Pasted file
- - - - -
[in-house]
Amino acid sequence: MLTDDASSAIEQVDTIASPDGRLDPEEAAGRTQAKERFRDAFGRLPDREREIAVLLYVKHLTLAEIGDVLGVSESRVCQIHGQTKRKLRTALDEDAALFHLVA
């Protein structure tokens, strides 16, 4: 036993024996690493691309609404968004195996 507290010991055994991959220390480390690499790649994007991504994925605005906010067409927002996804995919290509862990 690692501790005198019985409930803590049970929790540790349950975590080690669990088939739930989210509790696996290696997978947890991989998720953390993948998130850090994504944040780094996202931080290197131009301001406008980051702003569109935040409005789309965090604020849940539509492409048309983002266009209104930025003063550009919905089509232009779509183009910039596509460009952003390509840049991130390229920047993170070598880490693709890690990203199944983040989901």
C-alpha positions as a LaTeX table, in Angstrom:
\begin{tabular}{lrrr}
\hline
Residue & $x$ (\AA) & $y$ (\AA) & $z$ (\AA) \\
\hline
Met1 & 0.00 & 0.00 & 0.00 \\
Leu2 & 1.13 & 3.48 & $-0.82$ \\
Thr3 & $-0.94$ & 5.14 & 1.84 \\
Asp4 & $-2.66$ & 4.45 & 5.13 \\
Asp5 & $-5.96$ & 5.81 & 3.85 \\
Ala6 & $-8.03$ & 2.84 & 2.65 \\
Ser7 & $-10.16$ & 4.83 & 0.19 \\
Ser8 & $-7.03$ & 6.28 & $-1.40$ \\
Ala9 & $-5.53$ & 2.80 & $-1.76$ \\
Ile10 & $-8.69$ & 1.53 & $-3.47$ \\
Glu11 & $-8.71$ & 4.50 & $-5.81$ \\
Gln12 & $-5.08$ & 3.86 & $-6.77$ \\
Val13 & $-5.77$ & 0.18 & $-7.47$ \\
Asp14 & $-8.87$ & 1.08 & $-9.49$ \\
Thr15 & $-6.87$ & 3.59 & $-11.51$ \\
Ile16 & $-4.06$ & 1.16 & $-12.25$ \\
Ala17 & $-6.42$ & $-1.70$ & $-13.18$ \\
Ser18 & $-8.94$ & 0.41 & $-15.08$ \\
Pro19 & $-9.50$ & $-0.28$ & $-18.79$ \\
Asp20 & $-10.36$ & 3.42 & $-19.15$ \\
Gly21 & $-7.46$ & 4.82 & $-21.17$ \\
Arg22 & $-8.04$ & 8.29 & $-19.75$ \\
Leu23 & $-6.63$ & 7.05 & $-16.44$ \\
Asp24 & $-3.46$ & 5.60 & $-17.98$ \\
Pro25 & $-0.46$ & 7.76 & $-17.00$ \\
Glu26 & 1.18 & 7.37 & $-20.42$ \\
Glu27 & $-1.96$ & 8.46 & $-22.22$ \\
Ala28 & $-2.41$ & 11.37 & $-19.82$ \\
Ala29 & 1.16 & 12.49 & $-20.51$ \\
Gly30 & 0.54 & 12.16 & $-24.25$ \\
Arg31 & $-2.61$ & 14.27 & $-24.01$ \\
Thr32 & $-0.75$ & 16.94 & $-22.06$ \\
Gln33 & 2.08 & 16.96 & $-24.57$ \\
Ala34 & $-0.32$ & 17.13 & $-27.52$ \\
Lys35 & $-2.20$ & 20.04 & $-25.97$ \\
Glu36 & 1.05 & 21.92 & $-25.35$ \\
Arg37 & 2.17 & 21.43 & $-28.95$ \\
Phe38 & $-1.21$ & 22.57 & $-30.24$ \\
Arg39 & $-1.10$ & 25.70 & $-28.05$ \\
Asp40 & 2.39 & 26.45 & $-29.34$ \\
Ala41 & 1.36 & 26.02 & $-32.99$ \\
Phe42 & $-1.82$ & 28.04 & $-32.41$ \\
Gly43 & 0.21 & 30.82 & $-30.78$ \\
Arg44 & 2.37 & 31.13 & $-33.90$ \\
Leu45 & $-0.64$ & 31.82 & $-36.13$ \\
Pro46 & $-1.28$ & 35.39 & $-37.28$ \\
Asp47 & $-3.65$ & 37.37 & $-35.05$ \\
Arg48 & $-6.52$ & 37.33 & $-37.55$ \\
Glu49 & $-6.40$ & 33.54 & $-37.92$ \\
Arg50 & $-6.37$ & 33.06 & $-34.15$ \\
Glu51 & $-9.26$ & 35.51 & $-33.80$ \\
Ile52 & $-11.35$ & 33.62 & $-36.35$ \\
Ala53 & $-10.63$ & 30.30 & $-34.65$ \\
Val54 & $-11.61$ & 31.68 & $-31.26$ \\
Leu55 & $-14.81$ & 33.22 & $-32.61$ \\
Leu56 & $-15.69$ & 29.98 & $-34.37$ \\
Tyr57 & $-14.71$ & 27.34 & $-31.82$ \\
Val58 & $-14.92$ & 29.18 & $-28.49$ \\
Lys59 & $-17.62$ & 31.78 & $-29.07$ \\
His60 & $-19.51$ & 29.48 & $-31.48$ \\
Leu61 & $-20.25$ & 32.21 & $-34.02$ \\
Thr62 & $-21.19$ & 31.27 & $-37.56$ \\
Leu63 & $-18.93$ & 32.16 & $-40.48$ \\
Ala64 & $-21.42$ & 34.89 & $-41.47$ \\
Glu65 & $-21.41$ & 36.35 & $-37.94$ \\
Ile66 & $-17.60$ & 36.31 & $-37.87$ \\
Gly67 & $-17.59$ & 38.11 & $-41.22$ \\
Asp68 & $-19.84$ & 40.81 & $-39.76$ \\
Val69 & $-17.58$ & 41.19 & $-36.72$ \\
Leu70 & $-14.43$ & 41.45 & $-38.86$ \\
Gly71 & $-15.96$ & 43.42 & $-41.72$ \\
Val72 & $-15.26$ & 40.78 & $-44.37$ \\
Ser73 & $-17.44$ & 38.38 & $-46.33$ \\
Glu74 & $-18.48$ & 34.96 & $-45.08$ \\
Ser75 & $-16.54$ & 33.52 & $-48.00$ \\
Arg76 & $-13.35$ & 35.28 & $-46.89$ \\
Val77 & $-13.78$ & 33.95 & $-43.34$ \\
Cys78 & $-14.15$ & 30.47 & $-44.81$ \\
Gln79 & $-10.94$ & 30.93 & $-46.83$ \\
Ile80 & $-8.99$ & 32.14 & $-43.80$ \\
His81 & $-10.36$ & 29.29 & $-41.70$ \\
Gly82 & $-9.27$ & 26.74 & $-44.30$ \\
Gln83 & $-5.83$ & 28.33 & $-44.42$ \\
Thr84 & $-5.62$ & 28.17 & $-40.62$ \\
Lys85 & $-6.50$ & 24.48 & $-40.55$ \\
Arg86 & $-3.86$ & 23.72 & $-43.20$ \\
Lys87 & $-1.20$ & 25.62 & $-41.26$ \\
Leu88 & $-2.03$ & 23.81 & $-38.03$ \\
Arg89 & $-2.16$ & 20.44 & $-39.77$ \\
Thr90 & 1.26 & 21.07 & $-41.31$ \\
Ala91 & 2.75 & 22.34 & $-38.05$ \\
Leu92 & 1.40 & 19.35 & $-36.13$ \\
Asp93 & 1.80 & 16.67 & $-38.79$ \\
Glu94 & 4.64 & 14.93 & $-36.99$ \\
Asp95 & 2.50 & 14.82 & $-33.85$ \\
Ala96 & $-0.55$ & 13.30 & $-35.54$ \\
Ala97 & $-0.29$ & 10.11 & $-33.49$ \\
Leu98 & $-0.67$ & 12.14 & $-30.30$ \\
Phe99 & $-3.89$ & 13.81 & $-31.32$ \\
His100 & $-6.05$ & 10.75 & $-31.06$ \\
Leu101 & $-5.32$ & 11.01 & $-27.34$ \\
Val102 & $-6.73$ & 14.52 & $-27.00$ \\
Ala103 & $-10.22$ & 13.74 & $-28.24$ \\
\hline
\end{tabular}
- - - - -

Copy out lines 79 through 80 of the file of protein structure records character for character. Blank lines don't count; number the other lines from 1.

Gly71 & $-15.96$ & 43.42 & $-41.72$ \\
Val72 & $-15.26$ & 40.78 & $-44.37$ \\